The creation of a national contract for home parenteral nutrition
Proceedings of the Nutrition Society
A managed clinical network (MCN) for home parenteral nutrition (HPN) exists in Scotland to improve the services to patients receiving this treatment for severe intestinal failure. The MCN is guided by core principles (1) , which include exploring the network's potential to achieve value for money and improve service quality. Until recently HPN was arranged on either an individual-patient basis or a localcontract basis by each hospital having clinical care of these patients (in 2006, twelve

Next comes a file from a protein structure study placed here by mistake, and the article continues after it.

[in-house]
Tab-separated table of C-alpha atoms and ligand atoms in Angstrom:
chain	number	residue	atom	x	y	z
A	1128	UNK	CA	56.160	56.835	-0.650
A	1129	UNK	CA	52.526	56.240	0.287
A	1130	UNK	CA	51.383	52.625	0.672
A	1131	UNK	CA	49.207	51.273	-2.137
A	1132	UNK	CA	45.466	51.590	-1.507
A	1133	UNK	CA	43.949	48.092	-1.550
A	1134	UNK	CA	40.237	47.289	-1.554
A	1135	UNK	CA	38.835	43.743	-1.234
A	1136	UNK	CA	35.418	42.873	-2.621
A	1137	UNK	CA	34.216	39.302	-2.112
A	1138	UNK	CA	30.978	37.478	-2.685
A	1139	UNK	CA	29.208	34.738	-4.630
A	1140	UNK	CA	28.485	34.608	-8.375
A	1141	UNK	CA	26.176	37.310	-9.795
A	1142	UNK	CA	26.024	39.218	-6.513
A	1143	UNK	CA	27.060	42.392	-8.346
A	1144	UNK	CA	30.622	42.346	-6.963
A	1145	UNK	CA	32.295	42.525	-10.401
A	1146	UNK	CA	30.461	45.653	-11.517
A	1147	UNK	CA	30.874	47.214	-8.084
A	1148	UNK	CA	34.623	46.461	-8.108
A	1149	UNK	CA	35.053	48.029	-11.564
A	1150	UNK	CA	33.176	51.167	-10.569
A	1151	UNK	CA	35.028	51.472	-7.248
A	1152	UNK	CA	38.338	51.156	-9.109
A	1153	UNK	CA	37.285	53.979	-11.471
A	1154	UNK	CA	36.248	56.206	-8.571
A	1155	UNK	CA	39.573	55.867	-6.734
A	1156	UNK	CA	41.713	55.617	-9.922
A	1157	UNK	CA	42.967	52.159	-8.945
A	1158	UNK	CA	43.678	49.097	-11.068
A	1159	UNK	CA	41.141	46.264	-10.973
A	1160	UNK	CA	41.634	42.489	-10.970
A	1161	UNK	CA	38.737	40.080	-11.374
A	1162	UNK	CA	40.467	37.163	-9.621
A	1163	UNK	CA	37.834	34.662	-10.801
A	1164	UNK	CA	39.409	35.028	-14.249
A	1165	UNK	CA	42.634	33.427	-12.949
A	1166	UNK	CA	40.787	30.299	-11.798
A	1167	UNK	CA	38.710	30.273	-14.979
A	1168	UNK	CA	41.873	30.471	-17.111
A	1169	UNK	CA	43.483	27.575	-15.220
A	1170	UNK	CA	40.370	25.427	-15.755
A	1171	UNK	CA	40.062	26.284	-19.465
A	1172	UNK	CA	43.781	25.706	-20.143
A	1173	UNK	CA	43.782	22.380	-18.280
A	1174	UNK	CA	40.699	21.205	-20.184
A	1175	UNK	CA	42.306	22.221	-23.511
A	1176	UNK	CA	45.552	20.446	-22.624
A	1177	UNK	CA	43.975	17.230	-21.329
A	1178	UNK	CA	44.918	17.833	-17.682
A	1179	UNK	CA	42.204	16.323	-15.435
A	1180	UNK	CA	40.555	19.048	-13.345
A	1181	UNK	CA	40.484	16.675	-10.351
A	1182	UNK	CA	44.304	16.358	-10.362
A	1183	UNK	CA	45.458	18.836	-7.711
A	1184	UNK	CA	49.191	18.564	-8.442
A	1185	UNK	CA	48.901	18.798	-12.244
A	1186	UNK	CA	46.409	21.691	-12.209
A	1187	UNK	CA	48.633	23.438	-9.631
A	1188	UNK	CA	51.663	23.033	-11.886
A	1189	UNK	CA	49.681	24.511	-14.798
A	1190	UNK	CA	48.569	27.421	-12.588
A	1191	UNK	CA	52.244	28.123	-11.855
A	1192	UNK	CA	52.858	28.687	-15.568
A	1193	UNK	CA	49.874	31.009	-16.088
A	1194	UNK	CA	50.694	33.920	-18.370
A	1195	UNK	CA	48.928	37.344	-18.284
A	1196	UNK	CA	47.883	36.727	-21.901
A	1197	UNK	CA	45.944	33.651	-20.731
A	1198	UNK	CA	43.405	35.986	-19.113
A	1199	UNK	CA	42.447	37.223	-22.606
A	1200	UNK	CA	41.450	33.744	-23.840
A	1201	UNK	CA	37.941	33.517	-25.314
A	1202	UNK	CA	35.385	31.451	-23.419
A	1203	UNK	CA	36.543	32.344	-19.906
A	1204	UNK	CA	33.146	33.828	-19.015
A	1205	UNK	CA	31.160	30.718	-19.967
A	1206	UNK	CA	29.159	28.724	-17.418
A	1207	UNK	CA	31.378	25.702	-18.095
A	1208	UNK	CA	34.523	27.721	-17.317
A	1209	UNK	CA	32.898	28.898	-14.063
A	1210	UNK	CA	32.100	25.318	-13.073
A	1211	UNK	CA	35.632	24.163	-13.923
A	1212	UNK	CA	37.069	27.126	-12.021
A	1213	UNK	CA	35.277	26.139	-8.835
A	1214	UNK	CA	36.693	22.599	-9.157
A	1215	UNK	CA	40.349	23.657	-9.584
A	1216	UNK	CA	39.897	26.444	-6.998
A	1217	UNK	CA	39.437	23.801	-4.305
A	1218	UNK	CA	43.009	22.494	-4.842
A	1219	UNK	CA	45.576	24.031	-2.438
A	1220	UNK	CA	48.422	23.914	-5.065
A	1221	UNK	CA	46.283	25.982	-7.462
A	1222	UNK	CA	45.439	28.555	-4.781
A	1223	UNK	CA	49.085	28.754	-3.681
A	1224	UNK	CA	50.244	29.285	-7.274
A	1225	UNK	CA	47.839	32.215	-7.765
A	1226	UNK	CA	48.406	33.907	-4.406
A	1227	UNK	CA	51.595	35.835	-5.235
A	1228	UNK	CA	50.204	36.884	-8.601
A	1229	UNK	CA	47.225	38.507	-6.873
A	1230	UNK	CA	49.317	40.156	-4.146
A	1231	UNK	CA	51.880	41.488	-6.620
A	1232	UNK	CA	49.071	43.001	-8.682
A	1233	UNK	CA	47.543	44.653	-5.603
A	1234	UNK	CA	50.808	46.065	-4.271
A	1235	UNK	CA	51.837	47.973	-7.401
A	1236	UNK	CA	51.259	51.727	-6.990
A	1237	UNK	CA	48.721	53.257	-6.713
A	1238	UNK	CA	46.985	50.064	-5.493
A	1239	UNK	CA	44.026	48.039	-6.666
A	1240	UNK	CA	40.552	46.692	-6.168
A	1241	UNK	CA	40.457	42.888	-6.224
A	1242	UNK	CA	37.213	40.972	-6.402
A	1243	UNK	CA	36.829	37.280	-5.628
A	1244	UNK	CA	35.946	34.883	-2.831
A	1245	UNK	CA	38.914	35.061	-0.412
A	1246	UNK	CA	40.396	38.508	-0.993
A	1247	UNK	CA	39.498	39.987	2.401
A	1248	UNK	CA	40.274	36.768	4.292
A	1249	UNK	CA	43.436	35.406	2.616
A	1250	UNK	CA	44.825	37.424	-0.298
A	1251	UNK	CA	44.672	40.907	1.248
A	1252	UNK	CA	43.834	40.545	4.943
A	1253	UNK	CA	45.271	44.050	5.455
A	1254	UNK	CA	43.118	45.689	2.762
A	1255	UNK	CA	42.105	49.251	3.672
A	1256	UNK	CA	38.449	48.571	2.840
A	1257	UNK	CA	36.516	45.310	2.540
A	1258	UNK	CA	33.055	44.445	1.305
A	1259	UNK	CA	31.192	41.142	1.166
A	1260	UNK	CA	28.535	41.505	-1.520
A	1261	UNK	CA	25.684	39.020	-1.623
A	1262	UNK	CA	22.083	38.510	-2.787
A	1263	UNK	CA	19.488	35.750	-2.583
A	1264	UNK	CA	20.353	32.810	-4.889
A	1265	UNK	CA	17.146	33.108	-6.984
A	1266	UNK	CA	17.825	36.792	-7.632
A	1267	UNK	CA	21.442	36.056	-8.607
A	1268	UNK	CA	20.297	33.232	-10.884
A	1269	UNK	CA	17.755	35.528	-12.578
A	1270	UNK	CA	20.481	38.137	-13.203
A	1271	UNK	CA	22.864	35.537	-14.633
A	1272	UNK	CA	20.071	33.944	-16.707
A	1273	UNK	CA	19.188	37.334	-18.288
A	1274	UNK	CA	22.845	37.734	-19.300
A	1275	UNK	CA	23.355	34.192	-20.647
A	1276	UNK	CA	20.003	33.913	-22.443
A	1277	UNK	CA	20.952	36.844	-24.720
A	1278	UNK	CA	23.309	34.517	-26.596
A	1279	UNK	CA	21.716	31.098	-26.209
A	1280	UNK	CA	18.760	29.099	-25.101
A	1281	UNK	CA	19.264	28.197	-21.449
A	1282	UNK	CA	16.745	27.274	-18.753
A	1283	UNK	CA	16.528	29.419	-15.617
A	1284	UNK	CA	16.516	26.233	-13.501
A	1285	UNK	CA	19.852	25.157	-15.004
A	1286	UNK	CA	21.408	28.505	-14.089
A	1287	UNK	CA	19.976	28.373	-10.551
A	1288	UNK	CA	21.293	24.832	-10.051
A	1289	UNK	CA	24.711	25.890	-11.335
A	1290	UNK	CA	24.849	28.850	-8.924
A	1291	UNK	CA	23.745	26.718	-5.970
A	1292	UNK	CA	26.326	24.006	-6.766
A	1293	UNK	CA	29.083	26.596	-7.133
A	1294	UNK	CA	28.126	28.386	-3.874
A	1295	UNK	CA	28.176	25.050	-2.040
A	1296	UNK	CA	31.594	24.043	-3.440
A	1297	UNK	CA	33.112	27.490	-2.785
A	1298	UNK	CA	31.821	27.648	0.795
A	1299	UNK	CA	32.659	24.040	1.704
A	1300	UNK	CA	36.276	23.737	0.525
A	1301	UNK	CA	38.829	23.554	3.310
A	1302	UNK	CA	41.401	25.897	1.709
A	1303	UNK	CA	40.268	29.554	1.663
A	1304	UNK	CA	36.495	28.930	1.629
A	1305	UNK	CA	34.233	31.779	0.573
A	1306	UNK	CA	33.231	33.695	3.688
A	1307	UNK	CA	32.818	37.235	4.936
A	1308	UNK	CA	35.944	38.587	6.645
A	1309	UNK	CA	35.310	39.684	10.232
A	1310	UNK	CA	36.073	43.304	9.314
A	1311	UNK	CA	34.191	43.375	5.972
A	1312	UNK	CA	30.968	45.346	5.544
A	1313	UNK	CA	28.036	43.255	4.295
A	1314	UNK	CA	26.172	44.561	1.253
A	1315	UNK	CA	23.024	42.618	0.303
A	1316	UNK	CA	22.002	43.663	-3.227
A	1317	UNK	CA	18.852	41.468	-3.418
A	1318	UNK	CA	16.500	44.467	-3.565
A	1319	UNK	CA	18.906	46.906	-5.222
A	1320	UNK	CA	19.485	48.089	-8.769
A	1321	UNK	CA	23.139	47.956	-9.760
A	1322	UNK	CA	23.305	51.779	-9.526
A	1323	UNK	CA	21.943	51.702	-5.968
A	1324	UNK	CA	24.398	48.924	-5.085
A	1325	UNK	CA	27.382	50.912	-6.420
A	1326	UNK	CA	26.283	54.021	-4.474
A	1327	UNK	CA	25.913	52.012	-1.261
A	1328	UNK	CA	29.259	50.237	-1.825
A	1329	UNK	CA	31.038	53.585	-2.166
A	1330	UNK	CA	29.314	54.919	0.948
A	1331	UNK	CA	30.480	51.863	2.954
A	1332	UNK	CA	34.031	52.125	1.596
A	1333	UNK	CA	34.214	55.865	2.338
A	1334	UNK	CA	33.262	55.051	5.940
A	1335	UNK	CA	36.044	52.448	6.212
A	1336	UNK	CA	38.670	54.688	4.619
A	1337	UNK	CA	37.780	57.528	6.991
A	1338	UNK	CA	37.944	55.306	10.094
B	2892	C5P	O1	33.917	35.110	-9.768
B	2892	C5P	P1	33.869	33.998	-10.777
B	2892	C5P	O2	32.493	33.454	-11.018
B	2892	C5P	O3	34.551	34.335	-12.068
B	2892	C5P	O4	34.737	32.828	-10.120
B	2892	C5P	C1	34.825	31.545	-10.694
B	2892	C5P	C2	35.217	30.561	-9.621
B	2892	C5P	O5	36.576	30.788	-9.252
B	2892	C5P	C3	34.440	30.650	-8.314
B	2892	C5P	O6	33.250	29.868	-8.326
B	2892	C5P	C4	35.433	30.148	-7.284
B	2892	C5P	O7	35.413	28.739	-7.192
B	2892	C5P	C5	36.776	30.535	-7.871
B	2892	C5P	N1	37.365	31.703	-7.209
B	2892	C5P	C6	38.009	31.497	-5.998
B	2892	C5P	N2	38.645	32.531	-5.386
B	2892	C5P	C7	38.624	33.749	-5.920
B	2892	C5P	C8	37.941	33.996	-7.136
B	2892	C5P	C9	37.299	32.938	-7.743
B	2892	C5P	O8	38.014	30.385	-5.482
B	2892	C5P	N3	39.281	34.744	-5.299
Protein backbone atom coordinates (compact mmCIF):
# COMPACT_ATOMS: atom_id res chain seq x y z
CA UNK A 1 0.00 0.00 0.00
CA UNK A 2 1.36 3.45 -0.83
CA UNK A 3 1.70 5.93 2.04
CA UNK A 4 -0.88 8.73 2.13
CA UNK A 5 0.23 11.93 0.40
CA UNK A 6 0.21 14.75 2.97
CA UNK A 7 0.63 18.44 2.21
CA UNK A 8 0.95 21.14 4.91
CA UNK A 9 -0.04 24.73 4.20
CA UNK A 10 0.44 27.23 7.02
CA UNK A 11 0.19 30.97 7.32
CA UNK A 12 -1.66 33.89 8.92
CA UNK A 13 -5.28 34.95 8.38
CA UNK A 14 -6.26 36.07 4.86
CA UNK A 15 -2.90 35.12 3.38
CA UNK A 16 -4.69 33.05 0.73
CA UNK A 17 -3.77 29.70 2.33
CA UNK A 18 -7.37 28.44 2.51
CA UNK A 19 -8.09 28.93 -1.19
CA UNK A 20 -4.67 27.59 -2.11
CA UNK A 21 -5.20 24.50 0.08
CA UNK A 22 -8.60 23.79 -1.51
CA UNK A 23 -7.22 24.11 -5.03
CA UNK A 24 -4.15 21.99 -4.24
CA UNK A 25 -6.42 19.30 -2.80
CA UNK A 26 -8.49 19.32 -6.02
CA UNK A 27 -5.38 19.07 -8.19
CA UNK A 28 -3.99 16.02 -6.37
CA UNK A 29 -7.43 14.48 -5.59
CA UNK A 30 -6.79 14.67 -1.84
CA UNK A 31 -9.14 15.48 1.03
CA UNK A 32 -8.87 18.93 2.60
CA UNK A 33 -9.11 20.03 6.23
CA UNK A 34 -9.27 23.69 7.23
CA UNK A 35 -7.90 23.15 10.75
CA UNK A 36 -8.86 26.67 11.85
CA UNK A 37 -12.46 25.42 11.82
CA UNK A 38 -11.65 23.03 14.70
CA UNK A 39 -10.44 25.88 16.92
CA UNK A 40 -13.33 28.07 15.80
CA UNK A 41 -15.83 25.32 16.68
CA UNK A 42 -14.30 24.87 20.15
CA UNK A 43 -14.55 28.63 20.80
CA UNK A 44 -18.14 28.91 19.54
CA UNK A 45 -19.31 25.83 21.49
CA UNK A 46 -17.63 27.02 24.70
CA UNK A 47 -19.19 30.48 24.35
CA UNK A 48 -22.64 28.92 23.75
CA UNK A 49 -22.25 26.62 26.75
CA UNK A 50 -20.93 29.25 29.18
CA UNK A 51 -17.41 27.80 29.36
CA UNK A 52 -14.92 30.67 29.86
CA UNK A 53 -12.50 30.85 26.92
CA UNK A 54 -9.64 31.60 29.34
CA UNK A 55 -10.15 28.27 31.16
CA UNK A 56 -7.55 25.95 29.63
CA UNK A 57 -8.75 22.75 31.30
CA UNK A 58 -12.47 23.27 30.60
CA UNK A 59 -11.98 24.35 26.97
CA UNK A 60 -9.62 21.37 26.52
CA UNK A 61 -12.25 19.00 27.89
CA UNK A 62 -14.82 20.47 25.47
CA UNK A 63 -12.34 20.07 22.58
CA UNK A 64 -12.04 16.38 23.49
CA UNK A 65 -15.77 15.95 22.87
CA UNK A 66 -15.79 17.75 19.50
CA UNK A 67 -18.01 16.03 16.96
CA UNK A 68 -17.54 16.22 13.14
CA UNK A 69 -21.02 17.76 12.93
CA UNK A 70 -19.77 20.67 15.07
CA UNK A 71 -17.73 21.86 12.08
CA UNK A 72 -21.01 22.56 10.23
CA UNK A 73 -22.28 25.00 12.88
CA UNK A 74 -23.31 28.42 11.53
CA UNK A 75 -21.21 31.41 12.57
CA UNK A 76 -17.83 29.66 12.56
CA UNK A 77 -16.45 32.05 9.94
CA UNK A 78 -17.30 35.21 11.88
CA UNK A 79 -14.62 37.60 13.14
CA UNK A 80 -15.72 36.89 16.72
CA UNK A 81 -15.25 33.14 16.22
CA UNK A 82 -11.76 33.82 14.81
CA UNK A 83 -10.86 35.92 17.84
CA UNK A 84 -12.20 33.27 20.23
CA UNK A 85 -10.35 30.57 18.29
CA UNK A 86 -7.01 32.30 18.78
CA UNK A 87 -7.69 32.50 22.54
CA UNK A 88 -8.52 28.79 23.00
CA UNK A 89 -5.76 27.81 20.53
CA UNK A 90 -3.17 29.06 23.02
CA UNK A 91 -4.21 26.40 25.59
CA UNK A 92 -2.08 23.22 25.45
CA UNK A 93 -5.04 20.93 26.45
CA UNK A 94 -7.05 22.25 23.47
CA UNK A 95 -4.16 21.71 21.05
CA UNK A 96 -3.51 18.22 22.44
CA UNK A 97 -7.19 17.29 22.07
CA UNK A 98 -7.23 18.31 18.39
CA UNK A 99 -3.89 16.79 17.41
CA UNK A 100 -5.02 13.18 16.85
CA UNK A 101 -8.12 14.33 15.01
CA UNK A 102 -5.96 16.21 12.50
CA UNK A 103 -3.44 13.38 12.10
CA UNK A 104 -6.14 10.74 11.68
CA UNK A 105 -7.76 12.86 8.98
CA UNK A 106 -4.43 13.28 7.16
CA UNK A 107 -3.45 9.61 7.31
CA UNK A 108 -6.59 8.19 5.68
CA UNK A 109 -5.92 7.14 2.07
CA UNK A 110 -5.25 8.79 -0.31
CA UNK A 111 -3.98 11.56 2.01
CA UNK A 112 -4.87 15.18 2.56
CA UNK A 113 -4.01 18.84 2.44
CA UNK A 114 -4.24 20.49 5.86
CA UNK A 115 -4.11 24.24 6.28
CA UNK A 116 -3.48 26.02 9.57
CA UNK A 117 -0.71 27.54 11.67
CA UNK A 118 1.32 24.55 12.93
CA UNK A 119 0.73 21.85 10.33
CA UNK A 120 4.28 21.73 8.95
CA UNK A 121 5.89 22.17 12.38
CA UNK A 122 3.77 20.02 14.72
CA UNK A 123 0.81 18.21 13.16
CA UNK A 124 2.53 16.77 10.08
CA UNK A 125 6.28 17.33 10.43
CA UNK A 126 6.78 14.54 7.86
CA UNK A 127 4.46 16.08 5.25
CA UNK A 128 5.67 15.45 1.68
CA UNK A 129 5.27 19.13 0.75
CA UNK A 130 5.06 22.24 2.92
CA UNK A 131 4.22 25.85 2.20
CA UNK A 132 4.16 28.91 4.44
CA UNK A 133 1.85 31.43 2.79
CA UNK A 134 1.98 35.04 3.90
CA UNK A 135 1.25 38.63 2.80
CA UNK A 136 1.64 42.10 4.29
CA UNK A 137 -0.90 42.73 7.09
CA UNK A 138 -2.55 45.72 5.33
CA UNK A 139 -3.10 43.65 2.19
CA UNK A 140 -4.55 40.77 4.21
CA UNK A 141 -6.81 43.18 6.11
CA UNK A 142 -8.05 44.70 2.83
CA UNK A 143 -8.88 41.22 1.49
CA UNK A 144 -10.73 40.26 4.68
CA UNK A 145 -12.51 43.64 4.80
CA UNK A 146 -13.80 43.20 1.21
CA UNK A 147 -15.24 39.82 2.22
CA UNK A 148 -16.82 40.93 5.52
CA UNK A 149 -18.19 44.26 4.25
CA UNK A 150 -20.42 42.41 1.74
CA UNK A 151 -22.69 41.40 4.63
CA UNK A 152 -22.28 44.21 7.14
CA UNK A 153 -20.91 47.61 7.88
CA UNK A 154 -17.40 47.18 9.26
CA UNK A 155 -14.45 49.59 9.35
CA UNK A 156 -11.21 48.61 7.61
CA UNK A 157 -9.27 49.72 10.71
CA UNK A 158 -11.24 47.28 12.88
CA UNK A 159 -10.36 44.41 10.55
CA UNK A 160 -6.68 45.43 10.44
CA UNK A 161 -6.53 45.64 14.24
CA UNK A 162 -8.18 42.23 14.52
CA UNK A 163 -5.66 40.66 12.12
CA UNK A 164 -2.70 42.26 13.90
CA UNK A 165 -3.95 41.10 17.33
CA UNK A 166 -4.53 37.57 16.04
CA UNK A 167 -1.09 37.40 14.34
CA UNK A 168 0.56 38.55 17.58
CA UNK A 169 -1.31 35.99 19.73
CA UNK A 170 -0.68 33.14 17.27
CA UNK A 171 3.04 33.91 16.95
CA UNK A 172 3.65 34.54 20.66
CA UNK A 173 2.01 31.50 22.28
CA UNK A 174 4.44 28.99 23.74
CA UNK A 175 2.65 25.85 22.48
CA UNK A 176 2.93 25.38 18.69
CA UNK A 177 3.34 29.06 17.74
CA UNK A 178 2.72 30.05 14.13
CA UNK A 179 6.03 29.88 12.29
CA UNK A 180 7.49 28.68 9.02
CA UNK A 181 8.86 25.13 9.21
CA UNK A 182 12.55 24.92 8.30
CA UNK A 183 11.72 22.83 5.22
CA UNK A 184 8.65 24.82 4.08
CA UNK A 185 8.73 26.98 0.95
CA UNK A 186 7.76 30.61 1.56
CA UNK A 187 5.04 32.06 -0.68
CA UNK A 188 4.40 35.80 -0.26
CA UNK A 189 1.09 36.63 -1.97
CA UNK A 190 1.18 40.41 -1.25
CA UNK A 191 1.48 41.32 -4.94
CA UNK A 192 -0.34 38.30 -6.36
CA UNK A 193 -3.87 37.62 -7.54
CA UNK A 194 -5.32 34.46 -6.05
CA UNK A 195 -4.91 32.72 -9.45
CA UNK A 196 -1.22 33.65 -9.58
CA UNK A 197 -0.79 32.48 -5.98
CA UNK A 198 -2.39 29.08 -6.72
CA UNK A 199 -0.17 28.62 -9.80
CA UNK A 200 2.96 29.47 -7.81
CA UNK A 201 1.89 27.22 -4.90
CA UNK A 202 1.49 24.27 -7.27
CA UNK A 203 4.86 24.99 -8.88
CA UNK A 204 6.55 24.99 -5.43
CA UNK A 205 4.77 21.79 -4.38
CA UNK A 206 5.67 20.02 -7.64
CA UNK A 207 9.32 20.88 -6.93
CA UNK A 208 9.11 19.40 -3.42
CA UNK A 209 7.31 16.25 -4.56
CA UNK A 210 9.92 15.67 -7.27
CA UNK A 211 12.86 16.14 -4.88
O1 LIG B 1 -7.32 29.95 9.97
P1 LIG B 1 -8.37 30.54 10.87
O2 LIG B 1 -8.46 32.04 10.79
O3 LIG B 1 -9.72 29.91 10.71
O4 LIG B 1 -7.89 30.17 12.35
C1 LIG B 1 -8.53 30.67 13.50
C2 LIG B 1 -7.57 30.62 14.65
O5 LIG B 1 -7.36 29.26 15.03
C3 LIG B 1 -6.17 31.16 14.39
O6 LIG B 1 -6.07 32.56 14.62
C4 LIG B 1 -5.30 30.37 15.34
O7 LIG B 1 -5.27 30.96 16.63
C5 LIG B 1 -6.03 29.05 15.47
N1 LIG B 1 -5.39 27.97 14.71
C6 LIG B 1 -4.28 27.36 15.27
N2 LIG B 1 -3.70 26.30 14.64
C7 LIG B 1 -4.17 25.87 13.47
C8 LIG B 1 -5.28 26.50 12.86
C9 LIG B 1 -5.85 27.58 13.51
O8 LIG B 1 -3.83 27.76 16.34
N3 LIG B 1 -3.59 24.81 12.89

... n 2006, twelve hospitals and seventy-seven patients; one to twentytwo per hospital). No standard contract was used. Review of service levels from the commercial supplier was on an ad hoc basis. Financial arrangements varied (2) . National Procurement (NP) is the contracting group who form part of NHS National Services Scotland. NP sourcing activity ensures that products and services are fit for purpose and of top quality, using end users' clinical expertise and knowledge to develop continuous quality assurance and deliver best value for NHS Scotland. With this in mind it was decided to try to secure a national contract for HPN. A tender specification was prepared and circulated for comments to all stakeholders (MCN members, chief pharmacists, clinical service managers) and NP prepared a national contract. The tender was operated in line with EU legislation on an electronic tender basis. A representative stakeholder group (nurses, doctors, dietitians, pharmacy and procurement staff) met to consider the tender approach and again to consider the tender responses and award the business using a scoring system of which 30 % was related to cost issues, the remainder quality issues. Within Scotland, all Health Boards but one have agreed to implement the new national contract. All patients now receive HPN at the new contracted price and Health Boards are invoiced on per diem rates. The implementation of this national contract for sixty patients has saved a total of £668 000, an excess of £11 000 per patient annually. A contract monitoring system has been put in place involving key performance indicators reported regularly to end users, contractor and NP. A national contract has been secured for HPN in Scotland at a significant cost saving. Ongoing partnership between the stakeholders (including patients), NP and the HPN provider should improve the quality of the service.